China is home to many unique handicraft items, such as calligraphy, auspicious knots, porcelain figures, carved stamps, paper cuttings, and many with a modern twist. Buying a handmade souvenir adds a special touch that is just not there with generic magnets and postcards. Here’s where to shop for some customised memories to bring home.
Houhai Lake is among the many beautiful places to wonder about in central Beijing. Of the many hutong streets leading down to lake, many of them house a number of small shops, some selling fairly generic souvenirs, but others can be a place to search for handmade treasures. Moving away from the lake area, Gulou East Street has a selections of places from which to choose. Souvenirs need not be traditional – some clothes or accessories from local designers such as Spoon House will provide long-lasting and useful memorabilia to take home.
The 798 Arts District is home to modern and progressive artists. The old factory site has been transformed into one of the most fashionable areas in Beijing, where artist and designers alike showcase their work. Yet, it is not only for display; many items are for sale and could be the ideal souvenir to take home. The +86 Design Store has a number of household designs and other memorabilia to take home. They may not be the most China-representative, but nonetheless are unique presents with a modern twist.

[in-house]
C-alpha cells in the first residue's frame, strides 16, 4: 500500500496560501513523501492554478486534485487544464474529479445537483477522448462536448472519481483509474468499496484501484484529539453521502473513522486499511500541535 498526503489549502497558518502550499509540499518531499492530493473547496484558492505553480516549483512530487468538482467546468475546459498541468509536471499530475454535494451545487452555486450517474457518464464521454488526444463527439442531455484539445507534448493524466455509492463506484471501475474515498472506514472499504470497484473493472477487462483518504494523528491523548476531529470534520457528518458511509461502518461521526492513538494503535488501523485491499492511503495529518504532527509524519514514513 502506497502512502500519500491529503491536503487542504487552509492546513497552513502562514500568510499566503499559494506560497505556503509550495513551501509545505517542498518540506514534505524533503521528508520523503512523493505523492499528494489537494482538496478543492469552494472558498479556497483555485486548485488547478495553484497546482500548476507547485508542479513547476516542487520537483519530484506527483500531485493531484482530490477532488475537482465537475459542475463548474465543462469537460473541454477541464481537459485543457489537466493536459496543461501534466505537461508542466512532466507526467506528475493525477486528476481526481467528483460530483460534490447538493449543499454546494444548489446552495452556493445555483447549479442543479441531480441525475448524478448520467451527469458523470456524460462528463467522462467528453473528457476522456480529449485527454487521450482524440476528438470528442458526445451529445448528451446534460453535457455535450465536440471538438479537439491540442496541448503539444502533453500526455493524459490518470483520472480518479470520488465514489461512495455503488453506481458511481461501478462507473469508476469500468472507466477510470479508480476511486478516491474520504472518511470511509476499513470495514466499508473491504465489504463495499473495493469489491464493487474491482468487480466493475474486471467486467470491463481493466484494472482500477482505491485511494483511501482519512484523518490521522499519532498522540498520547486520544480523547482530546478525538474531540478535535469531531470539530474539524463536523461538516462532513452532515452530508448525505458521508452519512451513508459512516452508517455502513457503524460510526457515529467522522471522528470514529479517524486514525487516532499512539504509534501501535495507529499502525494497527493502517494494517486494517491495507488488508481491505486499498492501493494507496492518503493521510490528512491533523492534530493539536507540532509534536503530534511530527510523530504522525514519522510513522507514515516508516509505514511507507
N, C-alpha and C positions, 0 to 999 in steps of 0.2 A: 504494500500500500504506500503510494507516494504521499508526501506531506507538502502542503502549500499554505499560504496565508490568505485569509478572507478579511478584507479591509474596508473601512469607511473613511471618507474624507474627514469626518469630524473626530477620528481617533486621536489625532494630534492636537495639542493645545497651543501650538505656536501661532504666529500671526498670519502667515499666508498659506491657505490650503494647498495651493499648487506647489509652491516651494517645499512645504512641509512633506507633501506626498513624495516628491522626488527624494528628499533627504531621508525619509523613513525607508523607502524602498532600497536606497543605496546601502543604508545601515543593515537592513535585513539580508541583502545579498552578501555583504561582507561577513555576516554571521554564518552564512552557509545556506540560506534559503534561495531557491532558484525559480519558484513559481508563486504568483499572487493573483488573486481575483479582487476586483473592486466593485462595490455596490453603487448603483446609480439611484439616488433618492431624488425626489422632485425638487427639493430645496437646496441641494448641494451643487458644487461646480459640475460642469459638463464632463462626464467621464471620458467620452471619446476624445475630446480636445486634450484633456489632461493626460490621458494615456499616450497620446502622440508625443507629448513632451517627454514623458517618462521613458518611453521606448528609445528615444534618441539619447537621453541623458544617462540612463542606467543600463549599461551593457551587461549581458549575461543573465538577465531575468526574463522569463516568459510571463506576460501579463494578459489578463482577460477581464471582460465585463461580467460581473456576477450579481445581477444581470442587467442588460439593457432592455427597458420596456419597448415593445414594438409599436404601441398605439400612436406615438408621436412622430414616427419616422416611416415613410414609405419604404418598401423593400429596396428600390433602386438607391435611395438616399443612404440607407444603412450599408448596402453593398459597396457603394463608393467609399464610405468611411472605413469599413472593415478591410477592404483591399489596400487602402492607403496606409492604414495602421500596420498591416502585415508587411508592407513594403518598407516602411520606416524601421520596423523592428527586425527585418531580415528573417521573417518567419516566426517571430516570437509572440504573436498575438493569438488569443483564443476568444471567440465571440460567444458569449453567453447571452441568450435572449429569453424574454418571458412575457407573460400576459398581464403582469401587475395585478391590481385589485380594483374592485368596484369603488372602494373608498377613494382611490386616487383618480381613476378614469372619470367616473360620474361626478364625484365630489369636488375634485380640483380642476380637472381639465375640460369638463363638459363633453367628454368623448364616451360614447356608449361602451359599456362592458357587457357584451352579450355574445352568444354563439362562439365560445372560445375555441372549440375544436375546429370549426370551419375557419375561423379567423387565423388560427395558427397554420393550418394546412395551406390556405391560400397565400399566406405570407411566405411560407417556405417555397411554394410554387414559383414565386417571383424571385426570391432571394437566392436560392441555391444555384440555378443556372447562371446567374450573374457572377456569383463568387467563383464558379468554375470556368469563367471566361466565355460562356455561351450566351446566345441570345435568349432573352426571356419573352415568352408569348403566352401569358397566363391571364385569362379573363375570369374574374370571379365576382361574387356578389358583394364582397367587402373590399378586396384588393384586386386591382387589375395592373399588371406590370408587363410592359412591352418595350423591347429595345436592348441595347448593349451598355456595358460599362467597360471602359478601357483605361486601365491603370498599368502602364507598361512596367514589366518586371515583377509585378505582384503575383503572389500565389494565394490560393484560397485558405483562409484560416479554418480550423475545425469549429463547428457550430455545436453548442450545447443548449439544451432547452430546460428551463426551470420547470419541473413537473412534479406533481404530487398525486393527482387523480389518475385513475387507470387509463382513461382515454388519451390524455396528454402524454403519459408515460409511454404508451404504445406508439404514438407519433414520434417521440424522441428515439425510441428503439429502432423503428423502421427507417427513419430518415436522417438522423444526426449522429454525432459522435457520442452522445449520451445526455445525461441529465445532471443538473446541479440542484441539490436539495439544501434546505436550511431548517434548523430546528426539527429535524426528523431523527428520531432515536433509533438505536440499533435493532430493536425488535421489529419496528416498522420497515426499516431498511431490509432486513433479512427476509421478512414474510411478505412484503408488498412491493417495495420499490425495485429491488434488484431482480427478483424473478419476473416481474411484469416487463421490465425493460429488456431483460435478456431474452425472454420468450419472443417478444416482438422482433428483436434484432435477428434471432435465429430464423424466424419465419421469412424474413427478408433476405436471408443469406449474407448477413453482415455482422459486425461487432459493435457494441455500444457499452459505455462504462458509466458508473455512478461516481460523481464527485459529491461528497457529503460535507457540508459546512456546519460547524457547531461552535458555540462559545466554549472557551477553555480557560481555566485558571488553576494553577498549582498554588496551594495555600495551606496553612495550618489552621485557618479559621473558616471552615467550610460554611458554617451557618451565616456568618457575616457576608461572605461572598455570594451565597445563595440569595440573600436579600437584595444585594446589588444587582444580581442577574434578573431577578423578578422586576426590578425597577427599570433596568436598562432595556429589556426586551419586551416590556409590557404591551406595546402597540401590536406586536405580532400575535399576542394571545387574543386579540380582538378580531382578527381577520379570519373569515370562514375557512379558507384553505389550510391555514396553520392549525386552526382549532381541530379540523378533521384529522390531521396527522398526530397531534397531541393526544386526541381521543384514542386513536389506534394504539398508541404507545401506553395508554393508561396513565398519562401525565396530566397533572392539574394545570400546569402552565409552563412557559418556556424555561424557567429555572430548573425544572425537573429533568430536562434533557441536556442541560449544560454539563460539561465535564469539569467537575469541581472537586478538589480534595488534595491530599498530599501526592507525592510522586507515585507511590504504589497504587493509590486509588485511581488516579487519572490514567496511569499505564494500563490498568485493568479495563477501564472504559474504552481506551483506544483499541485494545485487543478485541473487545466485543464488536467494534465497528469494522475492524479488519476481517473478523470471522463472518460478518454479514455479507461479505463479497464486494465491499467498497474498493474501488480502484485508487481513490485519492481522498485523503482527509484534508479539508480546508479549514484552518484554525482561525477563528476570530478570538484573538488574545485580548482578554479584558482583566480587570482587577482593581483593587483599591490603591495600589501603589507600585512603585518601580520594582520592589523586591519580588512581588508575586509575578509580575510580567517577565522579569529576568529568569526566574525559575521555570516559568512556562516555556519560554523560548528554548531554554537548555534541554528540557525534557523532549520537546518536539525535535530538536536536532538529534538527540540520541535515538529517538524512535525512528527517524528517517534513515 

How to get there: 798 Art District, take the subway line 14 to Wangjing South station and take the 403 bus to Dashanzi Lukou East station.
The Qianmen pedestrian street has historically been a cluster of local businesses. It retains this feeling still today, and the shops open here now aim to preserve the essence of imperial China. Therefore, shopping for souvenirs here can be a pleasant experience if looking for authenticity and diversity. Among the most notable shops is Neilansheng, a cobbler who has been making shoes the same way they were made two centuries back during the Qing Dynasty. The street is also filled with a number of jewelry shops offering an array of bracelets, netsuke, and rosaries made from jade, amber and other stones that hold auspicious powers.
Nanlguoguxiang is touristy. There’s no denying it, but sometimes suffering a tourist crowd is required to get a selection of souvenirs that are worth taking some. Nanluoguxiang is perhaps one of Beijing’s most illegitimate hutongs, as it has been restored and tailored to the comfort of the many visitors it welcomes. Still, this street has accumulated shops and stalls to find a gift or two to take home.
Wudaoying hutong is one of the most popular alleyways adjacent to the Lama Temple. It is home to a number of hip bars and eateries, but also some courtyards have been rebuilt to serve as shops, selling all sorts of handicrafts. The objects on offer range from small trinkets and knick-knacks to tasteful additions to a modern household, such as the ones from the trendy Plastered 8. For a more local flavour, a number of shops are devoted to the production and selling of Buddhist art. During the daytime, a passerby can observe the artists hard at work and come inside for a chat with them. The artworks, or tangka as they are called in Tibetan, are painted on silk or cotton and represent various deities that protect households and bring good fortune.